It must be remembered that the oppressed and the oppressor are bound together within the same society; they accept the same criteria, they share the same beliefs, they both alike depend on the same reality. Within this cage it is romantic, more, meaningless, to speak of a “new” society as the desire of the oppressed, for that shivering dependence on the props of reality which he shares with the Herrenvolk makes a truly “new” society impossible to conceive.
What is meant by a new society is one in which inequalities will disappear, in which vengeance will be exacted; either there will be no oppressed at all, or the oppressed and the oppressor will change places.
In his 1984 edition of Notes of a Native Son, Baldwin admits “there is an unadmitted icy panic coiled beneath the scaffolding of these present days, hopes, endeavors..” he might have been writing of today, 2020. He might be writing of tomorrow, 2050… What icy panic coils and lunges and recoils and hides and propels yet?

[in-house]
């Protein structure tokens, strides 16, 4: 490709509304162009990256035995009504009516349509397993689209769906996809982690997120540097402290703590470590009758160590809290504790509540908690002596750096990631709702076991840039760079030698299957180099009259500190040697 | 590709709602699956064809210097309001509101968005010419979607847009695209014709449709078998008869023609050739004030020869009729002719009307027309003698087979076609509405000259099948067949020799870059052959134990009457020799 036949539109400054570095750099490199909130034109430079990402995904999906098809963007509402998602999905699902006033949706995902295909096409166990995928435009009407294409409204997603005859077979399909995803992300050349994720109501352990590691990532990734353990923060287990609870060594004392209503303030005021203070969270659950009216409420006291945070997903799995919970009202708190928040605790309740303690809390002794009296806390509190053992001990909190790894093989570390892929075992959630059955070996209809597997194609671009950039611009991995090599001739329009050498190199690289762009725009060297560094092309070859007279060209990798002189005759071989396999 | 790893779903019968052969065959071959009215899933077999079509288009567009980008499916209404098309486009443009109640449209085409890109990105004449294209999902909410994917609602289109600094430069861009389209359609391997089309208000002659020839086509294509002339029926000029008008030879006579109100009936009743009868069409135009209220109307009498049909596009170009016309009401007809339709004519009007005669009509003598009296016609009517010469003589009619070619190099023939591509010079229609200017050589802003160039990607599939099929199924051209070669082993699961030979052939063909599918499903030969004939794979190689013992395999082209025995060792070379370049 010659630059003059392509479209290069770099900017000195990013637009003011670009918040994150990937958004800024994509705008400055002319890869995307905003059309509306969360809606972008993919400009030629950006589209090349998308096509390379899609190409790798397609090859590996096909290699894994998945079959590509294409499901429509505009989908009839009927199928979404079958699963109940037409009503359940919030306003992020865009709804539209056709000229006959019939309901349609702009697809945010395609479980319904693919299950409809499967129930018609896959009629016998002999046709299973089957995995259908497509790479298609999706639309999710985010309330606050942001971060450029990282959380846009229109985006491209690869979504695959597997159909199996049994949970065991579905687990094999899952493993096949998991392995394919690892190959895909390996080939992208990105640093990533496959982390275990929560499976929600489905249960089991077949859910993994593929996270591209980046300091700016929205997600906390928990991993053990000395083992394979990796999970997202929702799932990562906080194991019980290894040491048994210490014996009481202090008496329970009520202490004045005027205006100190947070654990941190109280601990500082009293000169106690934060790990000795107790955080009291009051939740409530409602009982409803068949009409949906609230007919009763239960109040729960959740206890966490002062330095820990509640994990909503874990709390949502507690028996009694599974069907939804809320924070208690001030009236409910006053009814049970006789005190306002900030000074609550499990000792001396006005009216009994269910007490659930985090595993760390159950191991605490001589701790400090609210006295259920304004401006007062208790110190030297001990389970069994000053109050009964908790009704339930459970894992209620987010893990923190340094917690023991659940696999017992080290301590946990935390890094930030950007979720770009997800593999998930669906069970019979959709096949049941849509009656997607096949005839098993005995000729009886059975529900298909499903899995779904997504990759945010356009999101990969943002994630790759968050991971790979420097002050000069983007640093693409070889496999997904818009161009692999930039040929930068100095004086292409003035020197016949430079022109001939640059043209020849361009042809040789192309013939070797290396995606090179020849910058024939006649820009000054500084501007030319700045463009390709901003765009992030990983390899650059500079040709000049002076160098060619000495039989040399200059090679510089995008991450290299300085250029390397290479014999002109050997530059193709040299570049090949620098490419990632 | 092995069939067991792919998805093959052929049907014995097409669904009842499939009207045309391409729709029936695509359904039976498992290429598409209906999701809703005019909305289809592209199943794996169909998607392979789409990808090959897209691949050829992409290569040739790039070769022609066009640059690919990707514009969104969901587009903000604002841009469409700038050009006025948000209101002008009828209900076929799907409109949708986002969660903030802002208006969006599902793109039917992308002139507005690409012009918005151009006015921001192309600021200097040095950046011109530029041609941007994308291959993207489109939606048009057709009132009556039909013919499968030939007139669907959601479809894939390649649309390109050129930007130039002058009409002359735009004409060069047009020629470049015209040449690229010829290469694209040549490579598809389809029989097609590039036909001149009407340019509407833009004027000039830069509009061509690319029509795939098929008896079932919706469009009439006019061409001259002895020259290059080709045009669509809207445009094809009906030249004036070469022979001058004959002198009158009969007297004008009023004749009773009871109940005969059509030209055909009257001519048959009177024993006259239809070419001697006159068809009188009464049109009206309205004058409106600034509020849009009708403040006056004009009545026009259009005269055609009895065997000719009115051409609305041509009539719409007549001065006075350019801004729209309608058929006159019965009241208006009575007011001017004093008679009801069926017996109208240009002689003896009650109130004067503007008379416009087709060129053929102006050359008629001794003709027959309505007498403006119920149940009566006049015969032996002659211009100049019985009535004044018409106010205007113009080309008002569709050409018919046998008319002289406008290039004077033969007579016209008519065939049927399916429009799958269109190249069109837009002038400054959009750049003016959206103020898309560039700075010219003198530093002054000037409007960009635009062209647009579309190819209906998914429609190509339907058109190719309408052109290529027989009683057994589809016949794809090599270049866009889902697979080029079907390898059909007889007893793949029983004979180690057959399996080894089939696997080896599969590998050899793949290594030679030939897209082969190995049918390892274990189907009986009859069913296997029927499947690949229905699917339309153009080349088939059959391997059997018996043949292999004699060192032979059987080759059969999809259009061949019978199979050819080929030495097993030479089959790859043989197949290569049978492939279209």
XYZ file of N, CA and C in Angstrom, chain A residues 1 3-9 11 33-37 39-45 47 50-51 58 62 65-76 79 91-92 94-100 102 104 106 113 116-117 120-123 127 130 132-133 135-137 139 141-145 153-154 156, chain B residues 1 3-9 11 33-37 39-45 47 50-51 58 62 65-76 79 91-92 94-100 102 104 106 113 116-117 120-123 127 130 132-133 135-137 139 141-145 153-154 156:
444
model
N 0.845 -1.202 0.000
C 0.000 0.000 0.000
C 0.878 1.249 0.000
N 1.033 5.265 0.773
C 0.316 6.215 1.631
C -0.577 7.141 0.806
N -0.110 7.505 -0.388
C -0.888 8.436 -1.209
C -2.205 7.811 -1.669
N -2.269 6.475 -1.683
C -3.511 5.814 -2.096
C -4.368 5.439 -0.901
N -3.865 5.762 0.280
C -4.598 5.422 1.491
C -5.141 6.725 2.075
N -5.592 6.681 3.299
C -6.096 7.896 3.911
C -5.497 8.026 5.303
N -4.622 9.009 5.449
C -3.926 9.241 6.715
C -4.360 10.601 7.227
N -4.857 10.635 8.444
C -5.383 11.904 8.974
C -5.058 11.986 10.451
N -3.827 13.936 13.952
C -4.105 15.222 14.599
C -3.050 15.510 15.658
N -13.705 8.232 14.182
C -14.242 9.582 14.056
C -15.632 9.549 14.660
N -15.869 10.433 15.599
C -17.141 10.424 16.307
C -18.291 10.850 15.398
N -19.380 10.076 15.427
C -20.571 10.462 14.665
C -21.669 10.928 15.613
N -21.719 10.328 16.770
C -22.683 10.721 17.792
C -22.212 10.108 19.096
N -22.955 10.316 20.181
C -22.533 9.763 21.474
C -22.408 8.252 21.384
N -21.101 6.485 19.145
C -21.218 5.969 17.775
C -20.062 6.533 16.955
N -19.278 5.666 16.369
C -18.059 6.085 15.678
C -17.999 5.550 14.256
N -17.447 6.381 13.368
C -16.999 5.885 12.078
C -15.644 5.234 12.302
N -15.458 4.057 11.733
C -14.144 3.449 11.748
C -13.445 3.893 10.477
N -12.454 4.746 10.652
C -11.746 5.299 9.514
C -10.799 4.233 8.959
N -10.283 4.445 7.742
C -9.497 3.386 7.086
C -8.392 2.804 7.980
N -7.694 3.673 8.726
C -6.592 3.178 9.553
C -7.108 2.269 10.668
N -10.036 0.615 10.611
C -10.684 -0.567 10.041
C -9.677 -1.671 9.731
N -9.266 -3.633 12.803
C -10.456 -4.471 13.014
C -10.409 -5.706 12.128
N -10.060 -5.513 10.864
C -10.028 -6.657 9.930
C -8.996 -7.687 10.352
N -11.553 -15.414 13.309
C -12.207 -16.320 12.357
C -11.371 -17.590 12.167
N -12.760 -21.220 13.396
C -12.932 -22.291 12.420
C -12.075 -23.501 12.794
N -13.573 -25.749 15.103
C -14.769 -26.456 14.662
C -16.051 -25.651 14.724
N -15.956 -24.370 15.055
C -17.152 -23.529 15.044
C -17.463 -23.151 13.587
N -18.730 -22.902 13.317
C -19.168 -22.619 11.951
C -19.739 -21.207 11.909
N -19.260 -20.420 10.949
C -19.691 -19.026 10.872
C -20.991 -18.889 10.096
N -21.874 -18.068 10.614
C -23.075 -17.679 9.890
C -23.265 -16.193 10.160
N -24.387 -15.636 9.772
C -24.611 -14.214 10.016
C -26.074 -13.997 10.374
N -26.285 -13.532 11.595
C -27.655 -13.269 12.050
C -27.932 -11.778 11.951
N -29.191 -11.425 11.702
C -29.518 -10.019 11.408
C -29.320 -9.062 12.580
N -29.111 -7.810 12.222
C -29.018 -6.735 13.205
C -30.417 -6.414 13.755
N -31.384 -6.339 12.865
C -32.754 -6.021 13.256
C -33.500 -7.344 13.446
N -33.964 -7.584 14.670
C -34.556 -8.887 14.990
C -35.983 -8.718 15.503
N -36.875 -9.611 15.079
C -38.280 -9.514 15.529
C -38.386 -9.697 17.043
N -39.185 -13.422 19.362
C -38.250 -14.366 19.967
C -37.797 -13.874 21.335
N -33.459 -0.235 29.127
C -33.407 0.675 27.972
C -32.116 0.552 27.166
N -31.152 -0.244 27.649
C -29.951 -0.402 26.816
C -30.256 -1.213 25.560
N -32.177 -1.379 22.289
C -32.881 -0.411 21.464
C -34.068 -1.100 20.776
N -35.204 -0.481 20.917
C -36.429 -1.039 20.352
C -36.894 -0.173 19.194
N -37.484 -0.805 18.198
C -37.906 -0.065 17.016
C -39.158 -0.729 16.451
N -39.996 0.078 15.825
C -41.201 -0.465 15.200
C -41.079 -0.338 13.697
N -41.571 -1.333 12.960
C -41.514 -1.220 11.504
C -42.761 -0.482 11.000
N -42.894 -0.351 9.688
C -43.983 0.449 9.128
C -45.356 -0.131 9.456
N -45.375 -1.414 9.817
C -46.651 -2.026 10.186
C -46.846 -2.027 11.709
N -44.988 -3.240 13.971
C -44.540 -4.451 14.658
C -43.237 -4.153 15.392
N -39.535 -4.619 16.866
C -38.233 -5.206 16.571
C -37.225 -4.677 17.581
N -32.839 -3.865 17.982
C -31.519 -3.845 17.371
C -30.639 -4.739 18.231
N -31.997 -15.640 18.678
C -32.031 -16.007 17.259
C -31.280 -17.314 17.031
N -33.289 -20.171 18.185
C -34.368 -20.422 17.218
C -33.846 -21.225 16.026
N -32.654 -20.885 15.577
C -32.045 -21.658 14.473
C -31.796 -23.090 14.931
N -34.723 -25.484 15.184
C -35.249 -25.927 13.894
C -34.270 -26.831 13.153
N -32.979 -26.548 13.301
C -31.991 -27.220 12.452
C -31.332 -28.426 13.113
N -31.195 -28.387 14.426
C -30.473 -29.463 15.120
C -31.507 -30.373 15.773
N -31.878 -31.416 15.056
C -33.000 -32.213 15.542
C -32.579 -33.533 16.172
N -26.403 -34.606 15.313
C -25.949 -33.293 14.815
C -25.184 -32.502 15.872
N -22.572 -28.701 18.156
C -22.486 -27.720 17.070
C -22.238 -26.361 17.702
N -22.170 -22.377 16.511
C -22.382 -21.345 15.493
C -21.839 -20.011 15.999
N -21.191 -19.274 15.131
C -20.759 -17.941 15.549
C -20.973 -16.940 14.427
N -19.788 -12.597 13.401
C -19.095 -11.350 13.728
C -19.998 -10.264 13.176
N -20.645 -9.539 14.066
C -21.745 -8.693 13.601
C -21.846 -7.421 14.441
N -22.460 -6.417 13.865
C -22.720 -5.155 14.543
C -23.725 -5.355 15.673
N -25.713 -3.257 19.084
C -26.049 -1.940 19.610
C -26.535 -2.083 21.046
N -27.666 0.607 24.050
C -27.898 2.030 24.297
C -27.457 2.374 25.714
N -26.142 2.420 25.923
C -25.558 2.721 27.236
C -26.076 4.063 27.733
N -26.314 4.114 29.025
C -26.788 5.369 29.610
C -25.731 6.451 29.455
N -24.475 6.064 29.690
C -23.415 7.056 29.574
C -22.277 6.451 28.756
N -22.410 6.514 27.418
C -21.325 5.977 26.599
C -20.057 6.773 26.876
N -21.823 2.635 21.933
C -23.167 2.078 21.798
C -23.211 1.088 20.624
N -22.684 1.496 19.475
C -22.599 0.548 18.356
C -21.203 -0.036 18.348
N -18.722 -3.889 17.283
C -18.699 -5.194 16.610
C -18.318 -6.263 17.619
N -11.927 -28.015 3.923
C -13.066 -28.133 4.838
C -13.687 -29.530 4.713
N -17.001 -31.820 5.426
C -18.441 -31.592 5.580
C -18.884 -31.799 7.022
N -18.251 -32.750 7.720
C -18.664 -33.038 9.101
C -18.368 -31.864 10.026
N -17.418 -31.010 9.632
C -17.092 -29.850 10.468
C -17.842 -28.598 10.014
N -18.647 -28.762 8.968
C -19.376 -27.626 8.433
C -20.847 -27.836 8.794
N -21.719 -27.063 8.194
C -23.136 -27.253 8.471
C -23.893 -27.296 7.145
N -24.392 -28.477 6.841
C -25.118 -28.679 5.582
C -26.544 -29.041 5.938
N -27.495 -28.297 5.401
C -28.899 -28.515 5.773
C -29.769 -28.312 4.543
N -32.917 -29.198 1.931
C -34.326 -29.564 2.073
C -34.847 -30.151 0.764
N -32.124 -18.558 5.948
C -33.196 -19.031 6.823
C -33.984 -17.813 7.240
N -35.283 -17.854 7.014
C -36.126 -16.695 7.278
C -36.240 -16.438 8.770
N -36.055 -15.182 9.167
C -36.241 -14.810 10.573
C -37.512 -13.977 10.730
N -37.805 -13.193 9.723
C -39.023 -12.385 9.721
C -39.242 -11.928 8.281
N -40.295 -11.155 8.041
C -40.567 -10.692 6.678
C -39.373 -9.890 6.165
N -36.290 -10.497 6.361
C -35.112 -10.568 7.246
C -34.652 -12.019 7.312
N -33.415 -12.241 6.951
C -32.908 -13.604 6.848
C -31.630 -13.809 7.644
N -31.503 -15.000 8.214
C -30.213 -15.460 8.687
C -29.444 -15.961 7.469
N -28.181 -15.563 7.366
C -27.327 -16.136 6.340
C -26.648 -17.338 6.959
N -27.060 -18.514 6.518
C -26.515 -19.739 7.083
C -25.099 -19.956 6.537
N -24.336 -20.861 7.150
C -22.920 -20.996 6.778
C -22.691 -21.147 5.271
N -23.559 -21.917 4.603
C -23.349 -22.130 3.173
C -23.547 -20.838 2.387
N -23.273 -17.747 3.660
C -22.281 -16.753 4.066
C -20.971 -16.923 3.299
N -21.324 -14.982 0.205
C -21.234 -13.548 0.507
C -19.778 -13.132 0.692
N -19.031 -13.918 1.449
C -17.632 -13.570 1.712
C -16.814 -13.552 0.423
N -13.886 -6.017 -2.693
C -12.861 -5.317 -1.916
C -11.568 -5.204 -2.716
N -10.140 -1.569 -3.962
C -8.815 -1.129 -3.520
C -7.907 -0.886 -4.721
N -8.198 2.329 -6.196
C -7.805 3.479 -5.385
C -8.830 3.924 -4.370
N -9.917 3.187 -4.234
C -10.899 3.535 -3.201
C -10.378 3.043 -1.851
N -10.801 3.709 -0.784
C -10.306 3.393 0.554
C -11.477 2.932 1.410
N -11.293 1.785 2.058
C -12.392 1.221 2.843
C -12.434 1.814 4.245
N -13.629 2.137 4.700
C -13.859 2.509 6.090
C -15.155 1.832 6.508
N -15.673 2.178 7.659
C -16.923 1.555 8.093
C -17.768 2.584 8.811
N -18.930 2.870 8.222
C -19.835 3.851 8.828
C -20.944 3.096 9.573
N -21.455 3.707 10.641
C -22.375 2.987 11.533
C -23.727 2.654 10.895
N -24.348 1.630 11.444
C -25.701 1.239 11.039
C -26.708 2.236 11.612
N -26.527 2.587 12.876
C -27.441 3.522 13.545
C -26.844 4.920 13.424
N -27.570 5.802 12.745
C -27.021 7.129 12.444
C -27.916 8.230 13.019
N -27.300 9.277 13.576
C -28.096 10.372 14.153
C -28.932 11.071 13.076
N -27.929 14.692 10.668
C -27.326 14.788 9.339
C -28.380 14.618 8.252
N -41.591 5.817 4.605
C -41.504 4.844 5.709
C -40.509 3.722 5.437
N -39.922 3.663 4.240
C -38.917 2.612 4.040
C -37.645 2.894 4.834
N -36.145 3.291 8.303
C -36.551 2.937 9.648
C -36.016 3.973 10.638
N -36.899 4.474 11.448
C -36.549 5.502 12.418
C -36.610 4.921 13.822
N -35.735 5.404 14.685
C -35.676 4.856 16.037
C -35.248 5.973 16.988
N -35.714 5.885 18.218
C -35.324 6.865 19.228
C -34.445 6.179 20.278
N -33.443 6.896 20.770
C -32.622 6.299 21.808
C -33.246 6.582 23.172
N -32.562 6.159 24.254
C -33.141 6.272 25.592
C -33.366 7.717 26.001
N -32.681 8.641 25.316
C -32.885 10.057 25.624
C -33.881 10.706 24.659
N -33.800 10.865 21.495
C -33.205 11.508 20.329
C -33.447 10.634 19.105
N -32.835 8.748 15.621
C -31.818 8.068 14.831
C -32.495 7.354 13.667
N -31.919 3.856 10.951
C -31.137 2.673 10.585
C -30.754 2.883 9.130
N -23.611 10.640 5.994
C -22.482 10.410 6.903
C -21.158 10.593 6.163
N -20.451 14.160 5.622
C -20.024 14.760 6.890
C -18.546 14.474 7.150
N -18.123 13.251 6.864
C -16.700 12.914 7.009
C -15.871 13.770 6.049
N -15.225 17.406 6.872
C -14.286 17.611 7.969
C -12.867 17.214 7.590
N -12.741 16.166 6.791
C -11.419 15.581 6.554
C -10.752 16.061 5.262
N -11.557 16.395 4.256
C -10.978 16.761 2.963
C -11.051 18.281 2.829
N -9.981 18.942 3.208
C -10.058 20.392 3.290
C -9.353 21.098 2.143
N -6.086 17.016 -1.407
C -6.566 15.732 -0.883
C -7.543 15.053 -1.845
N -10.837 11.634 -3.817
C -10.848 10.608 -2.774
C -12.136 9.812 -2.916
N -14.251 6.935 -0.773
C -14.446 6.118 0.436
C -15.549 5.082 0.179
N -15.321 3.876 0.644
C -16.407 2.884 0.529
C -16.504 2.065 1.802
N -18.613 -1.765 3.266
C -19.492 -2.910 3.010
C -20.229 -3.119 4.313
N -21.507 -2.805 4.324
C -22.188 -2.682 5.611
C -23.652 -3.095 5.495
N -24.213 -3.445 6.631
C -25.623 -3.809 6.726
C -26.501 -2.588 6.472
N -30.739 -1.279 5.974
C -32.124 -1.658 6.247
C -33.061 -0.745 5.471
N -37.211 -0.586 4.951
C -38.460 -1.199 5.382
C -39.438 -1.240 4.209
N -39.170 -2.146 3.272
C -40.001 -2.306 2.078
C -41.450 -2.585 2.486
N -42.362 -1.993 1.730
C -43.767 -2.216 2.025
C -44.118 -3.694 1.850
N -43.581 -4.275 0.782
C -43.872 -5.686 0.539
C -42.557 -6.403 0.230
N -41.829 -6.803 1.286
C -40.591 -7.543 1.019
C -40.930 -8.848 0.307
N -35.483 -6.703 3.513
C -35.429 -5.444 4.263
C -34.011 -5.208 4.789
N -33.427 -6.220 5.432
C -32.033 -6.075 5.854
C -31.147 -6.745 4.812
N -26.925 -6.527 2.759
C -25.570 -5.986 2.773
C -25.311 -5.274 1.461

Change isn’t circular, it is abortive. What we perceive as change is lost appetite, disillusion. It’s the failure of change.4
The failure of change will keep occurring, argues Baldwin, until we fathom our wake and our depths:
This sense of how Negroes live and how they have so long endured is hidden from us in part by the very speed of Negro’s public progress, a progress so heavy with complexity, so bewildering and kaleidoscopic, that he dare not pause to conjecture on the darkness which lies behind him; and by the nature of the American psychology which, in order to apprehend or be made able to accept it, must undergo a metamorphosis so profound as to be literally unthinkable and which no doubt we will resist until we are compelled to achieve our own identity by the rigors of a time that has yet to come.
Accompany Baldwin’s landmark work with memoirs from Ta-Nehisi Coates on the “consciousness” imperative for redemption, and Maya Angelou’s generous advice to forgive oneself first, Rupi Kaur’s poetry on pain and forgiveness and Walt Whitman’s example of all-encompassing human love.